Less sympathetically, Mami seems willing to sacrifice Madoka to the same system that brought her misery, so long as it means she won’t be alone. After all she’s experienced, she still wants to live as a Classic Magic Girl and thinks she can salvage that dream, somehow, by entrapping another. She curtly brushes off Homura’s warnings to leave Madoka alone. And while Homura’s comments remain infuriatingly cryptic, it doesn’t seem like directness would help: Mami indicates that she’d rather fight Homura than lose the chance to gain a friend.

This provides an interesting wrinkle in a character that might have simply been conventionally tragic – a dollop of selfishness to leaven our sympathy. She’s still a victim, ultimately, but not just a victim, anymore than she is merely a selfless heroine. When Homura shows up, again, to prevent Madoka from descending into the labyrinth, Mami binds her with her ribbons, no longer interested in the “transfer student’s” words or even her offer of help. Even as Mami prepares to enlist Madoka in her cause, she insists that she can handle this problem alone, condescendingly telling Homura to be a “good girl” so she can free her later. 

Easier said than done. The episode’s witch, a deceptively cute, doll-like creature called Charlotte,2 inhabits a realm of sweets and syringes, a typically bizarre juxtaposition of cutesy and creepy images. Which Charlotte herself embodies. Fighting recklessly, Mami allows herself to be outwitted by Charlotte, who no-sells Tiro Finale and vomits a gruesome worm-creature that decapitates the Magical Girl. This comes after a painfully drawn out sequence of Mami facing her own death, not with dignity or courage, but shock and impotent fear – wearing the same expression as when she contracted with Kyubey in the first place.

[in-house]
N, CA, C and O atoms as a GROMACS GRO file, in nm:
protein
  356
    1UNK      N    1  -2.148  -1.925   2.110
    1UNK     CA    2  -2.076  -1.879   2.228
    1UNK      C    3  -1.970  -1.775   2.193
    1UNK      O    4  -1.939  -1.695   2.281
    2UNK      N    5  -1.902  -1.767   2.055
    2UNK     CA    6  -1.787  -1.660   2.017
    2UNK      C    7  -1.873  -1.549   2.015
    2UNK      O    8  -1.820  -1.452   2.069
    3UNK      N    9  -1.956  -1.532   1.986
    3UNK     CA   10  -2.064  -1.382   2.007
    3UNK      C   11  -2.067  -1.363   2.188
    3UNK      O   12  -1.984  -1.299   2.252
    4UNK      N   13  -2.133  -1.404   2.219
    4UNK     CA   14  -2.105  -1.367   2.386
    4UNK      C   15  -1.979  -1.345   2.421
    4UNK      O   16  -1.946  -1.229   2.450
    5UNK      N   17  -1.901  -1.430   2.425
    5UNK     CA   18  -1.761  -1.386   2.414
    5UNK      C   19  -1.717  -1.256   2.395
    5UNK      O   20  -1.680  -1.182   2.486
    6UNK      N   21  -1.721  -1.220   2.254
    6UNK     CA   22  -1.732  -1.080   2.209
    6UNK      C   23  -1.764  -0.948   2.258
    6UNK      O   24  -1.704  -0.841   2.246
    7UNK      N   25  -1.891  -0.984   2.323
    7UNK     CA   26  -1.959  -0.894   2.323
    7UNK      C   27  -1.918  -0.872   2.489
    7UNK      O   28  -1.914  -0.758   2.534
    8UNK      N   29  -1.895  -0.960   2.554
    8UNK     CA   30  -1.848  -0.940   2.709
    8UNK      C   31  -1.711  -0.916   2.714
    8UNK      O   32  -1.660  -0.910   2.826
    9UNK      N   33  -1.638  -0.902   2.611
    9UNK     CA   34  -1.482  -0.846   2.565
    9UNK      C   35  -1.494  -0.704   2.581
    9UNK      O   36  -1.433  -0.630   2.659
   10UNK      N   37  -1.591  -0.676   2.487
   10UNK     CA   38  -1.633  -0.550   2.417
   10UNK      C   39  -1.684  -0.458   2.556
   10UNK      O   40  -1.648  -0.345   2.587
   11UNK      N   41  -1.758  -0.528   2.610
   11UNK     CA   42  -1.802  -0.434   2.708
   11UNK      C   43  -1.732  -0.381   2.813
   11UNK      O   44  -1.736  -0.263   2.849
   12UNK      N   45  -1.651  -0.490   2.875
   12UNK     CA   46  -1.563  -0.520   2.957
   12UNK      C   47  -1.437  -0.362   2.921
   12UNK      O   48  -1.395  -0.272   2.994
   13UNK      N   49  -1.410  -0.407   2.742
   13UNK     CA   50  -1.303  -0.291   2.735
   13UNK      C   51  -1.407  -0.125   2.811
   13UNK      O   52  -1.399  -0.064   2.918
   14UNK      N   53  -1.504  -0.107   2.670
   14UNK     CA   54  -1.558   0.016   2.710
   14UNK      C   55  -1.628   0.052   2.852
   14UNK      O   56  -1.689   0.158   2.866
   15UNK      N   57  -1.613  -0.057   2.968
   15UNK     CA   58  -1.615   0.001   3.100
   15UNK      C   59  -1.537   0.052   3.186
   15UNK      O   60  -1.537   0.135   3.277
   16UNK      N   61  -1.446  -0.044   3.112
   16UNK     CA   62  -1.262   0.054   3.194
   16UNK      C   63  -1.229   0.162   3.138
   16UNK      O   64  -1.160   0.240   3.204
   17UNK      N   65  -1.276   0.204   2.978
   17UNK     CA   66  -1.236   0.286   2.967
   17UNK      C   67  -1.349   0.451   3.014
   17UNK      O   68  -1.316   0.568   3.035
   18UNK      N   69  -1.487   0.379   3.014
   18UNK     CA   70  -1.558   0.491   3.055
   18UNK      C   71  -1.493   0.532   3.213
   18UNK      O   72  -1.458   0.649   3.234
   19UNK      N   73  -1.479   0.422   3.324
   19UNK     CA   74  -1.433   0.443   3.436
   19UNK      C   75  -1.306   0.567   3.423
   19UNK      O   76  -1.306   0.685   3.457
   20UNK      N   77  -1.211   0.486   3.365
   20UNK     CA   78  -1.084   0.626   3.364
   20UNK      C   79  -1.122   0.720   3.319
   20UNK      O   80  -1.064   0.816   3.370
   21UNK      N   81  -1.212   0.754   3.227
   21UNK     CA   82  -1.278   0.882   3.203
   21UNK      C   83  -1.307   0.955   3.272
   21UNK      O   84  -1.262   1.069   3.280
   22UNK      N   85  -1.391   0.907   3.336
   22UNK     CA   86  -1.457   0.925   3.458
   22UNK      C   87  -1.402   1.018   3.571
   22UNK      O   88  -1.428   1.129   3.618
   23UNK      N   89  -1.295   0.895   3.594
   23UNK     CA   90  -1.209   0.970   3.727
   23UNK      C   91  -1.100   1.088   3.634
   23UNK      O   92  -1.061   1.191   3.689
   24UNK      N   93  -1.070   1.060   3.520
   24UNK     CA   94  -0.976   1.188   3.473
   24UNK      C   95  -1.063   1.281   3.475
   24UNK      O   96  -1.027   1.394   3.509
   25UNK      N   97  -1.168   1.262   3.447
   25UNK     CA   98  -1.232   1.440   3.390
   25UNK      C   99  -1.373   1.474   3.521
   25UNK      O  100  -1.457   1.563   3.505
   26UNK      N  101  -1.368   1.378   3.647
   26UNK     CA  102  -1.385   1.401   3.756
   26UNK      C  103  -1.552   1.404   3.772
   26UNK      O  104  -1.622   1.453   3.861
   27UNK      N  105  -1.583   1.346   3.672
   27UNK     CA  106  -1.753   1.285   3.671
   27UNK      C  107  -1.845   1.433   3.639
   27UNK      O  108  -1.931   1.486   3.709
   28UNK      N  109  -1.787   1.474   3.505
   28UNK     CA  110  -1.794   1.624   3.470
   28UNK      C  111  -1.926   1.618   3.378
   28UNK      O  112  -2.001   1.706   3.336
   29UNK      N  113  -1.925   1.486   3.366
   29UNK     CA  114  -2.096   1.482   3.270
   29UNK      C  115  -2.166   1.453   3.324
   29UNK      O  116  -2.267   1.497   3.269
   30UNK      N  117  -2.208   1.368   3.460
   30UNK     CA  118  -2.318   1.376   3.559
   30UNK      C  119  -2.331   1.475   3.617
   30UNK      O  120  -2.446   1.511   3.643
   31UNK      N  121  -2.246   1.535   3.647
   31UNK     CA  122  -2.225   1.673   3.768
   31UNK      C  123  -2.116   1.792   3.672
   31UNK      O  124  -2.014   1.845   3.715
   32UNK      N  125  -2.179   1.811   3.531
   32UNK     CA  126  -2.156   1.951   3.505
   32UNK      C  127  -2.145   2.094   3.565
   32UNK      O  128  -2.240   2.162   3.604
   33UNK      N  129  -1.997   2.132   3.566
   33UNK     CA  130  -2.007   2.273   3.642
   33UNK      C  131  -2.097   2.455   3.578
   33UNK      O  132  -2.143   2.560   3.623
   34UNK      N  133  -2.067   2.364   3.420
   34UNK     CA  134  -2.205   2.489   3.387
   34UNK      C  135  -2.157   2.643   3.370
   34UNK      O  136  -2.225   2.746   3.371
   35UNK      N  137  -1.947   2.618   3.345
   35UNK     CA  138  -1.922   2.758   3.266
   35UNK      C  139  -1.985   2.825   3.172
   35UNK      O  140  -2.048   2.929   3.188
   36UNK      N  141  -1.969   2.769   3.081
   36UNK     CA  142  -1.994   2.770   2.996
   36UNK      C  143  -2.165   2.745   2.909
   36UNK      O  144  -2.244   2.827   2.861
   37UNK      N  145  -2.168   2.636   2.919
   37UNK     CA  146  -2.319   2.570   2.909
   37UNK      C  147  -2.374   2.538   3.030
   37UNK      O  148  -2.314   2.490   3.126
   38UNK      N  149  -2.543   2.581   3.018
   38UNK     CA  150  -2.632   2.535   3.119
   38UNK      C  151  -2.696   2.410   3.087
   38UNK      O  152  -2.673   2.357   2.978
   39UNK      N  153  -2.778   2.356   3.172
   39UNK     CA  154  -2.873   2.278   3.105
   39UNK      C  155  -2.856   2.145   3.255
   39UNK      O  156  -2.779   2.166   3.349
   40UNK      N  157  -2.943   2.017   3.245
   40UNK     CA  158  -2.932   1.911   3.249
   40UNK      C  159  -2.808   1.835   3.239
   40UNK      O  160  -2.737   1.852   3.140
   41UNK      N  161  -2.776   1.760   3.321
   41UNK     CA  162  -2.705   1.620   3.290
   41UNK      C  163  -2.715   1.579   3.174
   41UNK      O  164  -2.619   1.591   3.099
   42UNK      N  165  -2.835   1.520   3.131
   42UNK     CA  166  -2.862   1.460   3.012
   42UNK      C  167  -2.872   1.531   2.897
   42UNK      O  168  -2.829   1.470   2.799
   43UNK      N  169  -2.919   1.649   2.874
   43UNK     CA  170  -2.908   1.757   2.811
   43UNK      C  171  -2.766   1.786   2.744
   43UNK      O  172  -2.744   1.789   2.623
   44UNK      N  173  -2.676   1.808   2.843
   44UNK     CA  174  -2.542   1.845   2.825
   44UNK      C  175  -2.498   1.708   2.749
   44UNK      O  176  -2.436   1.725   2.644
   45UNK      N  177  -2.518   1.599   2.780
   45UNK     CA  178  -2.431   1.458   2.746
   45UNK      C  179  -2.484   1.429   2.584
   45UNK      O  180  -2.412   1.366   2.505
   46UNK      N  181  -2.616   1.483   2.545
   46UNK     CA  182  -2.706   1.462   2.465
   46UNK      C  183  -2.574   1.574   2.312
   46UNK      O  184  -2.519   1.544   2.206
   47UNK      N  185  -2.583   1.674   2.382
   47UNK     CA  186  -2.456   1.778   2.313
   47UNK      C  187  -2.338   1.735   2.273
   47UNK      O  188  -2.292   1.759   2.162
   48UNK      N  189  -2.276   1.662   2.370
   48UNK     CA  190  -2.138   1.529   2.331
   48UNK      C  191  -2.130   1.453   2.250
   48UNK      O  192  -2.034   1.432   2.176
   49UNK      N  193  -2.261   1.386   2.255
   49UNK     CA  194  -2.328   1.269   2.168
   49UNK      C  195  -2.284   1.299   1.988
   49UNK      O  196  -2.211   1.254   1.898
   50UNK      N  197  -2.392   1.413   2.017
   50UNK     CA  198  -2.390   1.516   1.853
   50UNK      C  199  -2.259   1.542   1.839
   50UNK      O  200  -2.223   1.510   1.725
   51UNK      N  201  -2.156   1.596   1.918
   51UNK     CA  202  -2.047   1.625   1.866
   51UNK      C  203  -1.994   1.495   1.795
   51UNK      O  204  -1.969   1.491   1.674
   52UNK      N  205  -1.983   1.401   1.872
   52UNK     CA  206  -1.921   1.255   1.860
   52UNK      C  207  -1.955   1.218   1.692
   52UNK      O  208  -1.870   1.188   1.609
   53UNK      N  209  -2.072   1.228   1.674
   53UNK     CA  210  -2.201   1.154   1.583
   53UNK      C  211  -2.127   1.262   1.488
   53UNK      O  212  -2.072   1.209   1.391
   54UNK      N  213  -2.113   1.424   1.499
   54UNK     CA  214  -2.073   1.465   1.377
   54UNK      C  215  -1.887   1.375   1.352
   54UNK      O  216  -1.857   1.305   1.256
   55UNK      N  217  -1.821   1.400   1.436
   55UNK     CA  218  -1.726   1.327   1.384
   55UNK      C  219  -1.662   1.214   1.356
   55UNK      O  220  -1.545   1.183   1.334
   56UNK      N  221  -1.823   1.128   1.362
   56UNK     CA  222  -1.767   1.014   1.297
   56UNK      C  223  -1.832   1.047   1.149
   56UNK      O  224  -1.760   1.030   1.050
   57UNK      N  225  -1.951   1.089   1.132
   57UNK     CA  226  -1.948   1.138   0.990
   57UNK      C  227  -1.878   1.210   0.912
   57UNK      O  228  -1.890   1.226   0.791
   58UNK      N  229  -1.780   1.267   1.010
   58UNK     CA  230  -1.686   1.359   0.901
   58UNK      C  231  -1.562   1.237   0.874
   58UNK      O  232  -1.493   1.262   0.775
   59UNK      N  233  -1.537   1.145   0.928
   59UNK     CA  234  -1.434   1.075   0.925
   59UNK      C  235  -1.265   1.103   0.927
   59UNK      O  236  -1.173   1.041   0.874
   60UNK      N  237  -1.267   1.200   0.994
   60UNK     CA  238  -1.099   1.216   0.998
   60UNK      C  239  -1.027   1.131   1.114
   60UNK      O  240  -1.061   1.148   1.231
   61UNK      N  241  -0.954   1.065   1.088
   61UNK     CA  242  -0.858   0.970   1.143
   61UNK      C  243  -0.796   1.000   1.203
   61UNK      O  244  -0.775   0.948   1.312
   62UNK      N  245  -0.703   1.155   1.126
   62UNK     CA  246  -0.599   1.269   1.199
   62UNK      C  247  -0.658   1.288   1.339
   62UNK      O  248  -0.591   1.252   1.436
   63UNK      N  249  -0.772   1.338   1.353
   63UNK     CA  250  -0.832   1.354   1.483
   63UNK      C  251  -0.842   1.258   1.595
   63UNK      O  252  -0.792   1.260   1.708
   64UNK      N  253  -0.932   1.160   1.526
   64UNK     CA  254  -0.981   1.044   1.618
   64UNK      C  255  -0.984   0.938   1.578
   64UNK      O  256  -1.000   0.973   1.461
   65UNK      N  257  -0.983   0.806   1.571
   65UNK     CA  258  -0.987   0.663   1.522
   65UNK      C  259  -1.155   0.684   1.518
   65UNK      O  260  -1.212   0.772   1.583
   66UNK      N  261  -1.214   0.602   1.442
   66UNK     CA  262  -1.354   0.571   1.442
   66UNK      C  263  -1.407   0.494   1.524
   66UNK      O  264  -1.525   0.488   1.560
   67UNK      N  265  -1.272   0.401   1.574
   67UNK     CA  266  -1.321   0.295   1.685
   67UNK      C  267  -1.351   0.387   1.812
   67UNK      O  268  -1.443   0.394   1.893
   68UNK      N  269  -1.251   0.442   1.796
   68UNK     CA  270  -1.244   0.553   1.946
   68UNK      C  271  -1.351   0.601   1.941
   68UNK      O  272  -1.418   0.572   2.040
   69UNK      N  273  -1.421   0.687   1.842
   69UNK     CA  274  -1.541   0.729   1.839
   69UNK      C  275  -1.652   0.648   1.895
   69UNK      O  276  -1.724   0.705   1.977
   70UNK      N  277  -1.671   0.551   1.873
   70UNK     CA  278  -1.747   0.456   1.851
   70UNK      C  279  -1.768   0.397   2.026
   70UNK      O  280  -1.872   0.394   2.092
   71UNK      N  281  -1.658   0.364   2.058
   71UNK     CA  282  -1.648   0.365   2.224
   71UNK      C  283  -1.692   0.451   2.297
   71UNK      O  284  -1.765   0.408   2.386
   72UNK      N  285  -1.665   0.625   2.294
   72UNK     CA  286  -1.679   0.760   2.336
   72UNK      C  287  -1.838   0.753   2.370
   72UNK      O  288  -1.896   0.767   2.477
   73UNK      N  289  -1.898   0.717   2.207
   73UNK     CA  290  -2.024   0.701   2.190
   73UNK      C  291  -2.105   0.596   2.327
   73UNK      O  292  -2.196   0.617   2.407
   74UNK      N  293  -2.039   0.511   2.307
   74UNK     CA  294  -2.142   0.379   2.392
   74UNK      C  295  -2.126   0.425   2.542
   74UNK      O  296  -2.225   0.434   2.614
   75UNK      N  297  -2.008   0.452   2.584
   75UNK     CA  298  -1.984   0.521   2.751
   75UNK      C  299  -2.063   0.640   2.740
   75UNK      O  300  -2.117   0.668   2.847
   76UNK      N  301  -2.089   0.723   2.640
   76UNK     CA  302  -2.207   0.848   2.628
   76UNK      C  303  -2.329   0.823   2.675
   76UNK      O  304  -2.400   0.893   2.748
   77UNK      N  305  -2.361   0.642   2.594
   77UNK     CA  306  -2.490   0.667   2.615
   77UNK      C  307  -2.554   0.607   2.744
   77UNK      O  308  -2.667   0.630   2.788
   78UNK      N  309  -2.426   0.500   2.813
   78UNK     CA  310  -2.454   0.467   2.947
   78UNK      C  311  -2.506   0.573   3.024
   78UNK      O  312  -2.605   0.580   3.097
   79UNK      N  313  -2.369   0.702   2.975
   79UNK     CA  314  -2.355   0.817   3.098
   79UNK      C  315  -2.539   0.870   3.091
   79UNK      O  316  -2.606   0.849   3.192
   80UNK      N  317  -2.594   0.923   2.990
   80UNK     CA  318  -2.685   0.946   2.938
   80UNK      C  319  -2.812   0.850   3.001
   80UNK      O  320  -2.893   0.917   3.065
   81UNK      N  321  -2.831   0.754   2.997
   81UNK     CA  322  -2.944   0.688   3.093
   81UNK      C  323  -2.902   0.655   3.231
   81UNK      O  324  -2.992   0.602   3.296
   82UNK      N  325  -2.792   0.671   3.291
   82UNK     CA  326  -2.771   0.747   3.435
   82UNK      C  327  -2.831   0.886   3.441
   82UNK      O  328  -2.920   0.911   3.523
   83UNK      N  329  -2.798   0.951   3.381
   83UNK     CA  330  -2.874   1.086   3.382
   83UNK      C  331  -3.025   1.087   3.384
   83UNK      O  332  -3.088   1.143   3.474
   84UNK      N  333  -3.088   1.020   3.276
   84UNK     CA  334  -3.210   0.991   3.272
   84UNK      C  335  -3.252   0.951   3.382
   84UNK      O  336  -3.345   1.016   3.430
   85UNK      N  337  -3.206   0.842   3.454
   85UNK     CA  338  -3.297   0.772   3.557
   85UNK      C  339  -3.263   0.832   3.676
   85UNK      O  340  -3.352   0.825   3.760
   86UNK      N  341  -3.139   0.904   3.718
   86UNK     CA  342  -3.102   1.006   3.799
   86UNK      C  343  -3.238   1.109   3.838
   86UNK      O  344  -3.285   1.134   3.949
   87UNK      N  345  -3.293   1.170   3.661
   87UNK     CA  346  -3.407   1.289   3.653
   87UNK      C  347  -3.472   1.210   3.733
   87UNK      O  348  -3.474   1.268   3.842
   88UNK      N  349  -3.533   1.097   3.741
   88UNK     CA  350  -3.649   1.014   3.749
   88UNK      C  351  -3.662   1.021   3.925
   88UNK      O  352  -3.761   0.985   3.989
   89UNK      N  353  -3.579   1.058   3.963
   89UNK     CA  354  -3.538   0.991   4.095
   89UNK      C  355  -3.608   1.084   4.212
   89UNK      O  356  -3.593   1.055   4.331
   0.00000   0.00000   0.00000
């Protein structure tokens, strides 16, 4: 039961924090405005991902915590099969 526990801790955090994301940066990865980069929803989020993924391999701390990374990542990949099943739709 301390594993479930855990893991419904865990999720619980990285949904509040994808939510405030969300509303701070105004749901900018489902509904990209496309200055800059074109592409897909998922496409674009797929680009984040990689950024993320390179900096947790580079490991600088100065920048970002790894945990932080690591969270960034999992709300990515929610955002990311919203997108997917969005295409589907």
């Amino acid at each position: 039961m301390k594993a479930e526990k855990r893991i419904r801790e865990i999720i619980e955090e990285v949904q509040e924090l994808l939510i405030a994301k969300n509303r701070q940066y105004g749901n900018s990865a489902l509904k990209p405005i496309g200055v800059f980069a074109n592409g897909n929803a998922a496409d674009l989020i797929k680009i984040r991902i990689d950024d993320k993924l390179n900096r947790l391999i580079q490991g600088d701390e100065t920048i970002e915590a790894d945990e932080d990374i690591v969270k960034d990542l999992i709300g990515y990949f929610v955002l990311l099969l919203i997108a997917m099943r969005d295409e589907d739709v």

Since the Madokaverse isn’t Sailor Moon, Mami is permanently dead, a fact cemented when Charlotte swoops down to devour her headless corpse. Fortunately for Madoka and Sayaka, her demise frees Homura from her bonds; she dispatches the Witch rather cursorily, in a shower of explosions and mysterious teleportations that hint at her powers. She hopes that what the girls have witnessed will dissuade them from considering Kyubey’s offer. For the moment, it works: Madoka is wracked with guilt for not intervening, and even Sayaka is traumatized.

Kyubey, however, needn’t worry. Because Mami’s death quickens the narrative’s tragedy: any hope that this is a typical mahou shoujo is buried with her. What’s left is for the survivors (and viewers) to navigate what being a Magical Girl actually means.